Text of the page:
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UPDATE: Pair of lovebirds, lost and separated in Hope, both safe after two rescues

1 flew into restaurant and 1 was saved in a grocery store parking lot; but they remain apart
A lovebird from Hope is temporarily sheltering in Victoria after being found by a traveller on Saturday, July 16. She’s hoping the real owner will connect with her so they can plan the bird’s safe return home. (Shelley Kohlmann photo)

Two lovebirds were rescued in Hope over the weekend, separately but so close together that the rescuers are sure they are a bonded pair.

The only problem is, one rescue happened without knowledge of the other. And one ended up on an adventure all the way to Victoria, while the other remains in Hope.

Both of the women who rescued the lovebirds are hoping to track down the rightful owners.

Shelley Kohlmann contacted The Standard first thing Monday morning, in hopes of connecting with the owner. At the time she figured the lovebird she found — a gently coloured white and yellow little thing with dabs of blue and green that look like they’ve been dropped from a watercolour brush — had flown out a window in Hope.

She was travelling through the town on Saturday on her way home, which is Victoria, when she stopped at the Save-On Foods on Old Hope Princeton Way.

“There was this lost lovebird flying all over and it landed on me,” she said over the phone. “I didn’t want to leave me, and I didn’t want to leave it there. I didn’t know what to do, so I brought it home.”

Kohlmann felt she didn’t have a choice.

“It was running around on the ground and nobody wanted to take it home with them,” she said.

That’s how the bird got to Victoria, on this summer adventure.

Kohlmann isn’t a bird owner, so it meant a trip to the pet store to outfit the sweet little bird with a temporary home and some food.

It’s been staying close to Kohlmann, following her around the house when not in the cage.

“The poor thing was just flying around the house, so I got him a cage and food,” she said. “He needs to be kept safe if I’m going to take care of him.”

But she really is hoping it’s a temporary housing situation, and that the actual owners will connect with her. While there is some distance and a ferry ride between them, she’s hopeful it will all work out.

She was also worried that this lost lovebird also had a frantic partner waiting for it somewhere.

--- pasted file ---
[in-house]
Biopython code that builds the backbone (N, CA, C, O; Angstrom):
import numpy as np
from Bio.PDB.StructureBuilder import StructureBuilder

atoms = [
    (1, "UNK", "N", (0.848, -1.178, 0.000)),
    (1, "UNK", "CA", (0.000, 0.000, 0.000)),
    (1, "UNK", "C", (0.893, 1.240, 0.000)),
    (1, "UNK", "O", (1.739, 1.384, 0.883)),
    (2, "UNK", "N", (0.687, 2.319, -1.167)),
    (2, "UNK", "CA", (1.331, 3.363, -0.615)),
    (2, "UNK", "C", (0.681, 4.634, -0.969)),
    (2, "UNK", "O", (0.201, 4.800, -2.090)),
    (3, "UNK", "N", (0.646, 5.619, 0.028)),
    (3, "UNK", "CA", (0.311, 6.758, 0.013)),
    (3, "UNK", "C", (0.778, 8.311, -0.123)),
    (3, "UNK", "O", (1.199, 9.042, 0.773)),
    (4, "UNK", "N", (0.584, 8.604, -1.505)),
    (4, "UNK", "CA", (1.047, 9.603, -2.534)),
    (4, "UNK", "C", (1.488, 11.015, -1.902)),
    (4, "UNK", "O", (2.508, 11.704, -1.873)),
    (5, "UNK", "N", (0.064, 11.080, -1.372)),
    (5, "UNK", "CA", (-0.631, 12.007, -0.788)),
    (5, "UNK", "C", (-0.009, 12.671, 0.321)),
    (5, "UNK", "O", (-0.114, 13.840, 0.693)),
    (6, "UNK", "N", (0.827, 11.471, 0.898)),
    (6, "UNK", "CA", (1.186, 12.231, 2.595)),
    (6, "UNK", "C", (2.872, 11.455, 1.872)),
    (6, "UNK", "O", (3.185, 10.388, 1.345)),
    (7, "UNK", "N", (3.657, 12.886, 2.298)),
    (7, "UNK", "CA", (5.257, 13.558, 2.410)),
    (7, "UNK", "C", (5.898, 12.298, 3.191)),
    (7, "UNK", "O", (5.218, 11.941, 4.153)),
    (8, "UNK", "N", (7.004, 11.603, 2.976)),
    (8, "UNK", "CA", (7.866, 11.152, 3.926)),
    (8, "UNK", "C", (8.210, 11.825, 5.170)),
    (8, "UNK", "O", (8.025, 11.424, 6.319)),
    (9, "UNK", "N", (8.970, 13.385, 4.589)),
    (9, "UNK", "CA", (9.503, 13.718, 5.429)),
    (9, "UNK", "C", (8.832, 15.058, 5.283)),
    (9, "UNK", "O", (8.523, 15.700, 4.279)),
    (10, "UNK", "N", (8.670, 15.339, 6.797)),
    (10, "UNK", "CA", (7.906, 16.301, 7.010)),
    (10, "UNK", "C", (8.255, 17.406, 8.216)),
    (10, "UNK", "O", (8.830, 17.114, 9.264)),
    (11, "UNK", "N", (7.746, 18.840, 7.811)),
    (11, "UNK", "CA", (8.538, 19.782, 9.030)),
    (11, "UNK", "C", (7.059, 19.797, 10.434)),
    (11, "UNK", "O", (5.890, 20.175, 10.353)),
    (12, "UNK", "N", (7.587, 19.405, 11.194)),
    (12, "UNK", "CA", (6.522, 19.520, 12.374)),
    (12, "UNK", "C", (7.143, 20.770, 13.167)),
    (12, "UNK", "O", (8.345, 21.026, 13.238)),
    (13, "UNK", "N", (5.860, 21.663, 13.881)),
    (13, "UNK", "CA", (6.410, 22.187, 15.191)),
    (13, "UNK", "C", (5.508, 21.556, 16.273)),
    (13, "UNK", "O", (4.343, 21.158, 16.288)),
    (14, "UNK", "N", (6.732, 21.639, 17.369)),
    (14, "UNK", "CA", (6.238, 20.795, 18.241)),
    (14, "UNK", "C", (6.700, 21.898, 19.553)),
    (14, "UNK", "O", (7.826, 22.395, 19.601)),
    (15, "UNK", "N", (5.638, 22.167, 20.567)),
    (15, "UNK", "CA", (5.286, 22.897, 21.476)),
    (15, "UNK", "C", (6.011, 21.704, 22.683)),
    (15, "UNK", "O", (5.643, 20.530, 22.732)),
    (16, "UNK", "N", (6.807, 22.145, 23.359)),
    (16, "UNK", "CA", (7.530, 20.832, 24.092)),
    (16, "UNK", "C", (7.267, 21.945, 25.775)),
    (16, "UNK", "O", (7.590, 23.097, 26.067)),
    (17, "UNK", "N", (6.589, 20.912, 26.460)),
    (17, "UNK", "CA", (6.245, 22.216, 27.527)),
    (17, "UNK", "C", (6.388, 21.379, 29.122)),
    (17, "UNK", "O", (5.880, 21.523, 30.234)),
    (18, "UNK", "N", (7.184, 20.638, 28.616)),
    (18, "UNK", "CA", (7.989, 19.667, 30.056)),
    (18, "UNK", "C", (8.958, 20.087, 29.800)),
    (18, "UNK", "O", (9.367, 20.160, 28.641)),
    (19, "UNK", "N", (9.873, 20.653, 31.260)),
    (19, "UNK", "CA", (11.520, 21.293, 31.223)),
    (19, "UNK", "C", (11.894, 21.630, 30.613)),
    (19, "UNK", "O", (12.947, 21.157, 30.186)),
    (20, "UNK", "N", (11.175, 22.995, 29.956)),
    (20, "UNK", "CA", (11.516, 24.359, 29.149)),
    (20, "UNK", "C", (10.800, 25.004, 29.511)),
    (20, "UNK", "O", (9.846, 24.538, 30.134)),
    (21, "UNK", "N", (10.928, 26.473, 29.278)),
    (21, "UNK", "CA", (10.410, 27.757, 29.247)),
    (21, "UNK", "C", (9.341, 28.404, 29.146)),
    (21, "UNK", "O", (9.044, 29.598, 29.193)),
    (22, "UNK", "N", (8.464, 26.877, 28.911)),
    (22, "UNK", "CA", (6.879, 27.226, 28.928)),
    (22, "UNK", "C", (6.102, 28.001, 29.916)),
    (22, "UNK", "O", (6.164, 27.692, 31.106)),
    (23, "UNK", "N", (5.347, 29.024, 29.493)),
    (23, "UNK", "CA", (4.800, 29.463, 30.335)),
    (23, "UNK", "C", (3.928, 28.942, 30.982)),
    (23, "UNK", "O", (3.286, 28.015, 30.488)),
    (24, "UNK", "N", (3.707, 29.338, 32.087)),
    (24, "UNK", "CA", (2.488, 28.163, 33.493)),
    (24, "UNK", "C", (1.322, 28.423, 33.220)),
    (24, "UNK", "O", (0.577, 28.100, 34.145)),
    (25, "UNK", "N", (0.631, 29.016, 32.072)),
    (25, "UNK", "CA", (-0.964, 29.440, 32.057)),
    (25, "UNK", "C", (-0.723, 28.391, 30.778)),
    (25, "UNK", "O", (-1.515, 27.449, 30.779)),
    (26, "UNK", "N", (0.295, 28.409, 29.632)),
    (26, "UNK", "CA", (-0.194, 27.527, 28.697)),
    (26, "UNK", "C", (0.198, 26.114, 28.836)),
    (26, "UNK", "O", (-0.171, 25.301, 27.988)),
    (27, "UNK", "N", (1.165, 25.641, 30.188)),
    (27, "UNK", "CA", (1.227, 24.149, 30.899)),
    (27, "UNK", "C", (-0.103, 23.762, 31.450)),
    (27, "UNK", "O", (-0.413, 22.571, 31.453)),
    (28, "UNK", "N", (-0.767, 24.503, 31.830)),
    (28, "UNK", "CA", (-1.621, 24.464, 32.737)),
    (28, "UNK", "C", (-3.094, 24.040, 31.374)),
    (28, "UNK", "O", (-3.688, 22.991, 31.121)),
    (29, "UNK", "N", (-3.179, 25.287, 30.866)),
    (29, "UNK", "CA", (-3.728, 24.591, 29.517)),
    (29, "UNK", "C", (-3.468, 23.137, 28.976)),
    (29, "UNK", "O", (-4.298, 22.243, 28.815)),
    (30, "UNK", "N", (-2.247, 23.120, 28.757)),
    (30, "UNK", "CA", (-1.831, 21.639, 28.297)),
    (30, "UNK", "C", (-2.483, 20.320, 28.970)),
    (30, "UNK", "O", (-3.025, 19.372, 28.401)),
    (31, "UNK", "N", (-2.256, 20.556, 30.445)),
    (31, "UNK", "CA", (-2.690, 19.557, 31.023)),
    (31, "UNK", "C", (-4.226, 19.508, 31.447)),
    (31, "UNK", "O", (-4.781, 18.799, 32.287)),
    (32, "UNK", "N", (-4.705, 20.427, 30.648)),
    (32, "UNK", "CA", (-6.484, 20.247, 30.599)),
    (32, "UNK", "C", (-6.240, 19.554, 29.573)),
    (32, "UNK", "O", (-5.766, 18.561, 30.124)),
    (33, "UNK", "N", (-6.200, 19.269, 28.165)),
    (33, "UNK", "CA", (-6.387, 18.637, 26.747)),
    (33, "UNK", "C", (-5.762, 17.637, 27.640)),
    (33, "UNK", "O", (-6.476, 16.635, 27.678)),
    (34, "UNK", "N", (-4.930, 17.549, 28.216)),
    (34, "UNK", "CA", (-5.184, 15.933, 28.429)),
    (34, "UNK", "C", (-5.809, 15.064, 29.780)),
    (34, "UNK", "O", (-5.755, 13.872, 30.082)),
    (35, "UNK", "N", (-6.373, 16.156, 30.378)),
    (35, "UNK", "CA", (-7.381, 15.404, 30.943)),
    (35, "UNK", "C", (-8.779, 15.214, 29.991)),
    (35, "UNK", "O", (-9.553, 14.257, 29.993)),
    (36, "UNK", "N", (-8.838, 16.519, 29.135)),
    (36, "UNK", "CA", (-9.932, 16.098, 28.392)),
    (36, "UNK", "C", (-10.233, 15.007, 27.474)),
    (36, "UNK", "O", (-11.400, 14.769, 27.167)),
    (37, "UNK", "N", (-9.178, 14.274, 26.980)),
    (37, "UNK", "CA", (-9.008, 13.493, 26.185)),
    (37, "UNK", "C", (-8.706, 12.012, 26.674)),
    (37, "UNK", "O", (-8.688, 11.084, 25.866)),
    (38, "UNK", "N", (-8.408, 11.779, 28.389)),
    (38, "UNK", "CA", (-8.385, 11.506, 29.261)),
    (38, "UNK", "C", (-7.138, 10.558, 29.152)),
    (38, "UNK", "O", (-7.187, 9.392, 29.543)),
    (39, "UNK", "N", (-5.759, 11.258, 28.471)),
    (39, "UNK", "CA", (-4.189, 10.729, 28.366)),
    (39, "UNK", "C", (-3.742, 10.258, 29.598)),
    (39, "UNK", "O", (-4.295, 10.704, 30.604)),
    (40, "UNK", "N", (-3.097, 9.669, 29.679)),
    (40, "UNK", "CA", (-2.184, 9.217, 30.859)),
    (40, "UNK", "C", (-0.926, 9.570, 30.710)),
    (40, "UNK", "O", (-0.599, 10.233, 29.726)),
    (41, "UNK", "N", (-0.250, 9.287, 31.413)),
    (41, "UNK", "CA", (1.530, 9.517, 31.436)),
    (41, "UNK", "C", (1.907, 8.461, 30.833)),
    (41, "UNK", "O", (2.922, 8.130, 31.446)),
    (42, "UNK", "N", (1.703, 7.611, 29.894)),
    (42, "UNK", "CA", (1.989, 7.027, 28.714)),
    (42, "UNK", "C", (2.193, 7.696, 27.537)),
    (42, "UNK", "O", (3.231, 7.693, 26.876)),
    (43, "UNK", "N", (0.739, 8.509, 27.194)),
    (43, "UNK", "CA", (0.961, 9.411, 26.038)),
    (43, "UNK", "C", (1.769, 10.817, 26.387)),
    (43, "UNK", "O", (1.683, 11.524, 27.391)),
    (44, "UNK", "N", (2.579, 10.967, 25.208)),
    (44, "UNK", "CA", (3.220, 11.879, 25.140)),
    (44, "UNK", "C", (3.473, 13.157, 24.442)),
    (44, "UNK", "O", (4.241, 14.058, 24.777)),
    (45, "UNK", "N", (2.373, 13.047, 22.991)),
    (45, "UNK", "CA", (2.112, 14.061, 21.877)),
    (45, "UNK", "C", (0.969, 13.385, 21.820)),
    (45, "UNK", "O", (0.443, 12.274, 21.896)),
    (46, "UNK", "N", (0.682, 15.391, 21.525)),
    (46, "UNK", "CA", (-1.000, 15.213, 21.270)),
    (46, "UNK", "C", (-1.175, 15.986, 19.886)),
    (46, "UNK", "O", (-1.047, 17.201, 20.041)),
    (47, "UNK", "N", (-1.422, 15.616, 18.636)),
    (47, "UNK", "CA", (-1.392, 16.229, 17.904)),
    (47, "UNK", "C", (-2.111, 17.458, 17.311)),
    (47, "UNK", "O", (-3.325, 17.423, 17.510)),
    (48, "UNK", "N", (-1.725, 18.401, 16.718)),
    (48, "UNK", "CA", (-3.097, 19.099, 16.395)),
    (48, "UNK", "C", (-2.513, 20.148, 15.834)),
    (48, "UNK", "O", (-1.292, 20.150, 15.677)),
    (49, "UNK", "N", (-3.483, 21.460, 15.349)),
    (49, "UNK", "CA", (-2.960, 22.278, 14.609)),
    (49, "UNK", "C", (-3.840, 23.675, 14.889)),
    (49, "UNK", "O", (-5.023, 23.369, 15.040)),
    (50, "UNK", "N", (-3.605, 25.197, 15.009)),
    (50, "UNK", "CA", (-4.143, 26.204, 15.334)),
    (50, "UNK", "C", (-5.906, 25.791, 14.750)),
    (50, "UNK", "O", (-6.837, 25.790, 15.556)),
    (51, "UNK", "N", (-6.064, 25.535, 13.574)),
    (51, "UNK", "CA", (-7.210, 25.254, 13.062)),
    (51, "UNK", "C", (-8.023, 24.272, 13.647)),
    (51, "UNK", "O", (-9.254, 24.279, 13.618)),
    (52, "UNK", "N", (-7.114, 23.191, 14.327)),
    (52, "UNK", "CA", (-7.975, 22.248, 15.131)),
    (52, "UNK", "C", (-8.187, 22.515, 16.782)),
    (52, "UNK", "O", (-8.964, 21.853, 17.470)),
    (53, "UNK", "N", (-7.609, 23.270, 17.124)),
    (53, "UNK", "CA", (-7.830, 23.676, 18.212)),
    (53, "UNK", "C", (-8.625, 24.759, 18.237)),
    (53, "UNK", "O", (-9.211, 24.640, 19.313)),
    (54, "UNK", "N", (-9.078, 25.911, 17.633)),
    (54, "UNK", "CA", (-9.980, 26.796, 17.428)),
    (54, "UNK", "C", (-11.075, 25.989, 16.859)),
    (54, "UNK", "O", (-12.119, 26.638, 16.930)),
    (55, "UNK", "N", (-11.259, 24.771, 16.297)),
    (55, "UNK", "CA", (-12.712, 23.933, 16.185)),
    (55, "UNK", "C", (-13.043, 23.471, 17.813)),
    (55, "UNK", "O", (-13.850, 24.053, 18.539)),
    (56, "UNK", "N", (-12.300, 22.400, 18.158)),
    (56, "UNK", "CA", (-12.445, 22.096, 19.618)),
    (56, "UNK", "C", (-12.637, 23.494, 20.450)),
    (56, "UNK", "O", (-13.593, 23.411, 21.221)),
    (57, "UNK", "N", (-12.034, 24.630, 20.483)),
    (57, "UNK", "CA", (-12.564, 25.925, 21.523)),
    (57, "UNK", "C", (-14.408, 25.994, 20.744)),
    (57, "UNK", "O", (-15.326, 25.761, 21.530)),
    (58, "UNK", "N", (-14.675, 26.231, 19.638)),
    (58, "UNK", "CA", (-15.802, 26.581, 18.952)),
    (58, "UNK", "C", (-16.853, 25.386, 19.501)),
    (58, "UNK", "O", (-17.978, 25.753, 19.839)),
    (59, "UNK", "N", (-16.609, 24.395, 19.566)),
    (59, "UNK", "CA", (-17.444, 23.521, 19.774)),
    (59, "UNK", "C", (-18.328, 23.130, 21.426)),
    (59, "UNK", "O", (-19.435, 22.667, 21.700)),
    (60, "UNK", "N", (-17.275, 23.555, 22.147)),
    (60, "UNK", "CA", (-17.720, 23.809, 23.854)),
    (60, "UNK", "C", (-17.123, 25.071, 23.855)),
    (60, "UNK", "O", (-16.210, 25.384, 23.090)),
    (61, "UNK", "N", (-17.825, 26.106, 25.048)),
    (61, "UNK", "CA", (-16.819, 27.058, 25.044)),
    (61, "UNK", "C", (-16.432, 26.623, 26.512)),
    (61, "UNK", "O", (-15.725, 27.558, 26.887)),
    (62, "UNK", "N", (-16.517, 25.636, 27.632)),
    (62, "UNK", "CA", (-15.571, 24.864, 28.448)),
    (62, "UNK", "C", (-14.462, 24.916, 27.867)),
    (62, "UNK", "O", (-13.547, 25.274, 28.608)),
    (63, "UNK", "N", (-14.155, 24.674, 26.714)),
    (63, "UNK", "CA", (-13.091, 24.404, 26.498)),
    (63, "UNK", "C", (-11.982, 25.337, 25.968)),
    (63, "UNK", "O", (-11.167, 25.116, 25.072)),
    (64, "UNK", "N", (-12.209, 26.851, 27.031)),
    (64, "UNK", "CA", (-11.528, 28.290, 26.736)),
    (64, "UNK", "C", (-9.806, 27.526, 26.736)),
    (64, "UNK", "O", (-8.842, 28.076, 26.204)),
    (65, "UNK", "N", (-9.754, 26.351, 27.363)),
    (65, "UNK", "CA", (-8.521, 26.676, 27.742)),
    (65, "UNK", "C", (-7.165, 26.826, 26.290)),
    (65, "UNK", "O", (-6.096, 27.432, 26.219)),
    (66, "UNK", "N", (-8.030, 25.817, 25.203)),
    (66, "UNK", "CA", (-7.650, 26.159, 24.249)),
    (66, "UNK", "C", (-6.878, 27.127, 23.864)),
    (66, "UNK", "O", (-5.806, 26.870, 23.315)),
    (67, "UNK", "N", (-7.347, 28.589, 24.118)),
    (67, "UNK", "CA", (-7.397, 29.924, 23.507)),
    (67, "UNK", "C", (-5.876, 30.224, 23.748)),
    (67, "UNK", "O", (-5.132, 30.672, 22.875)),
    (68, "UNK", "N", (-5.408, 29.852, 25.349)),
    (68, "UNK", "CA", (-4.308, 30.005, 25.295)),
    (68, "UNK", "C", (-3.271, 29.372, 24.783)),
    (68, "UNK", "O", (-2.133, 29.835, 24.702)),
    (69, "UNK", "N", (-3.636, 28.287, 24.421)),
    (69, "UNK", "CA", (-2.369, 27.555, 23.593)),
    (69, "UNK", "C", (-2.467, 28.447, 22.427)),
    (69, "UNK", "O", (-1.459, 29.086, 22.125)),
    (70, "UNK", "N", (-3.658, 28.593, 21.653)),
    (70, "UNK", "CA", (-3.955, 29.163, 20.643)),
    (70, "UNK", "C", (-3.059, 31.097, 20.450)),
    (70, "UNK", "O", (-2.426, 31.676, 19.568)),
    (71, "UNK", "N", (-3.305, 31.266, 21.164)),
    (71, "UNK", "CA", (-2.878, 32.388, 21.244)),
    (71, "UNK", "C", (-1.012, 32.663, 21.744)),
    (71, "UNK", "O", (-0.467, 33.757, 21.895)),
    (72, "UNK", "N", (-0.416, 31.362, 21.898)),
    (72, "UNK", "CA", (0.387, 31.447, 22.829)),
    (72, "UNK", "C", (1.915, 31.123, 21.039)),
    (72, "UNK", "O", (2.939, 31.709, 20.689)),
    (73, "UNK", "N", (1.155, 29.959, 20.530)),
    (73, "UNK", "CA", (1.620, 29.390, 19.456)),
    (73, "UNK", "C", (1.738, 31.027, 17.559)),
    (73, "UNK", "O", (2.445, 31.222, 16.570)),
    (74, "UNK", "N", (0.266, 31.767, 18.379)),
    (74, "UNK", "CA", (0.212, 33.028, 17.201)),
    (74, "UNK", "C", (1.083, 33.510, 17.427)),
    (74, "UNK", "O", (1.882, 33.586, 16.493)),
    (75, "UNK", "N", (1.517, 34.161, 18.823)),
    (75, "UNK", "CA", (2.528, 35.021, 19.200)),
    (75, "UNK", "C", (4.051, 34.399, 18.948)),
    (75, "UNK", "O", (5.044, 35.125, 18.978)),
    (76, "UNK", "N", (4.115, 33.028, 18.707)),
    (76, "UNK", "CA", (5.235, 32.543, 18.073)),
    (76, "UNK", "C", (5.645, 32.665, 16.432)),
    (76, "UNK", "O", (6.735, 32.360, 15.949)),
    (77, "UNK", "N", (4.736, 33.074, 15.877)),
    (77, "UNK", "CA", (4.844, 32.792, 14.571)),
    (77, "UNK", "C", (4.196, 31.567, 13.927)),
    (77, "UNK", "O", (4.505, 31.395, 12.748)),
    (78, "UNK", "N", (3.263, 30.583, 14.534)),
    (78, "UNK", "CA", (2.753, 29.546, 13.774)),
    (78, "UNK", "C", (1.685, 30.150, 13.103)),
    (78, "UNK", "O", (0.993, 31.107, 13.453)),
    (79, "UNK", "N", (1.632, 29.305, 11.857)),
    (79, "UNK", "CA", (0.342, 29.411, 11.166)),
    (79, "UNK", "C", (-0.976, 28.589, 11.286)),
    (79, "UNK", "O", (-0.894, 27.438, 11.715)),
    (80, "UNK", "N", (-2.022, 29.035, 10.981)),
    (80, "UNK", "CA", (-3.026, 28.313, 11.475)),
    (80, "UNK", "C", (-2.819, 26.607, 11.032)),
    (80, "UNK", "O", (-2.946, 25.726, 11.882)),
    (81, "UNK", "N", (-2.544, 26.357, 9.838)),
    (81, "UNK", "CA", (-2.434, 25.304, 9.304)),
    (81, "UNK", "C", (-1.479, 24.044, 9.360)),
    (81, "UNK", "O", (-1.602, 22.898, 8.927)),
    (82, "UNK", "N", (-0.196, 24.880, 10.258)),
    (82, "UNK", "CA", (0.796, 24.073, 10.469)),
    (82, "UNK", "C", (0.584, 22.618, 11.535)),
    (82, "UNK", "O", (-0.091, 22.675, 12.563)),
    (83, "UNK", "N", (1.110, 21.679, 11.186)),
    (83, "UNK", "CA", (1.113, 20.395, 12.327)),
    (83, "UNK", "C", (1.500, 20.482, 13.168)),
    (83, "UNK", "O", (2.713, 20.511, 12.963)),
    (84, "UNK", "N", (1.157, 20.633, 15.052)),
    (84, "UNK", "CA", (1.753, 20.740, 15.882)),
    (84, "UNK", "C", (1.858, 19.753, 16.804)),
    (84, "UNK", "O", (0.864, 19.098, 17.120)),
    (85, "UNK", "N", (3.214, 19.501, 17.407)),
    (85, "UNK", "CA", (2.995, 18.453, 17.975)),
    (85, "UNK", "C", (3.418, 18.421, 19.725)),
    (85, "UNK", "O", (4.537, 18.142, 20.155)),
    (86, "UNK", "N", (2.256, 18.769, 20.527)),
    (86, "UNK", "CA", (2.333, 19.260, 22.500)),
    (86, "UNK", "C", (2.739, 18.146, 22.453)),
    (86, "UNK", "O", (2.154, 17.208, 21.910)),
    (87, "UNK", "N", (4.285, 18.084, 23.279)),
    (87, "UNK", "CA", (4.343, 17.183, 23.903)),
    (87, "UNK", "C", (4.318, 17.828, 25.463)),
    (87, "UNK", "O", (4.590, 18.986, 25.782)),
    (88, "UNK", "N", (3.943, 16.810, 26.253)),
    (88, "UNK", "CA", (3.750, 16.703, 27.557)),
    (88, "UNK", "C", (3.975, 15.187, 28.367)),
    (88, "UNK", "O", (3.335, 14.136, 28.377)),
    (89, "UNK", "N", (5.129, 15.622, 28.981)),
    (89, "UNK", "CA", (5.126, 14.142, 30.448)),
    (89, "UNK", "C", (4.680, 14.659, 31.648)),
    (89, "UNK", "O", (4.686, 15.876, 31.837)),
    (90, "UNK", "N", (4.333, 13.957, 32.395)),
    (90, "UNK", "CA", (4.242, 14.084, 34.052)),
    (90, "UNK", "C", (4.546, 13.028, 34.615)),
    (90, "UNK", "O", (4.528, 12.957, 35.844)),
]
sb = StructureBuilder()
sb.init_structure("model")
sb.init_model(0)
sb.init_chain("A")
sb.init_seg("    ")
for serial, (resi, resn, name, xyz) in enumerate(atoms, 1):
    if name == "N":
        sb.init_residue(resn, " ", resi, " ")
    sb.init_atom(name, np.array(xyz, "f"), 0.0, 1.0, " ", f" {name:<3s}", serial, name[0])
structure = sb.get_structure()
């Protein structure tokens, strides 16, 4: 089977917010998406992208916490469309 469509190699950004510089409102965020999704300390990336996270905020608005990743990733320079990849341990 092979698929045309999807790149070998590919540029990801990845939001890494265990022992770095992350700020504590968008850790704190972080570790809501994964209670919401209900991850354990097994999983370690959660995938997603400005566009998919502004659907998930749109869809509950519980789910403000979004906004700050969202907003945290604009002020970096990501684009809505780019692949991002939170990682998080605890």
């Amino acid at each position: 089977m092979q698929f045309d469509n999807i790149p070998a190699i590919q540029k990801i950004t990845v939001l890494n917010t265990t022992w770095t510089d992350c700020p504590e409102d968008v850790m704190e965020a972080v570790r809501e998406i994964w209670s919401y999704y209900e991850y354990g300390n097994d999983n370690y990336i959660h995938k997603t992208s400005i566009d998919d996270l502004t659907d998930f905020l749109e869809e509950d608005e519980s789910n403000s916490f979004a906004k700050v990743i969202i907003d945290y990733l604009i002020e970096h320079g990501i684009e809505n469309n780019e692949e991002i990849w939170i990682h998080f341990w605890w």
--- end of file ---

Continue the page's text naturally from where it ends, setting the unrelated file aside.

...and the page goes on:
“Hopefully someone will see a story and then we can figure out how to get him home,” she had said. “He’s beautiful.”

Well, Christal Zerr in Hope saw the story almost immediately. And she’s also become the emergency caregiver of a lovebird that was rescued in Hope.

The women are positive this must be a bonded pair.

Zerr’s daughter was working at the A&W on Old Hope Princeton Way when a lovebird flew into the restaurant. That one is green with a bright red head. It was able to be caught, but a second one that was also spotted was not. That was on Friday.

So by the time Kohlmann came to Hope the next day, the second lovebird had spent a full night on its own. It’s no wonder then, it wouldn’t leave her alone.

Zerr has put out the message on some local Facebook groups, and someone had mentioned they saw a truck pulling a boat, and the truck had bird cage in it.

It’s a mystery at this point whether the lovebirds were intentionally dumped — many pets are being abandoned as housing gets harder for people to find. But they are hoping that they are able to reunite the birds with the proper owner, and each other, very soon.

Kohlmann can be reached at 250-480-9481.

READ MORE: Post-flood mosquito outbreak a problem for Hope residents


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A lovebird who was picked up in Hope and is now in Victoria. The woman who has it is hoping to connect with the owner. (Shelley Kohlmann photo)
Two lovebirds were found and rescued in Hope over the weekend, by two separate people. They are now in Hope and Victoria and likely a bonded pair. The rescuers are hoping to get the word out to the rightful owner, and reunite the birds. (Christal Zerr photo)

Jessica Peters

About the Author: Jessica Peters

I began my career in 1999, covering communities across the Fraser Valley ever since.
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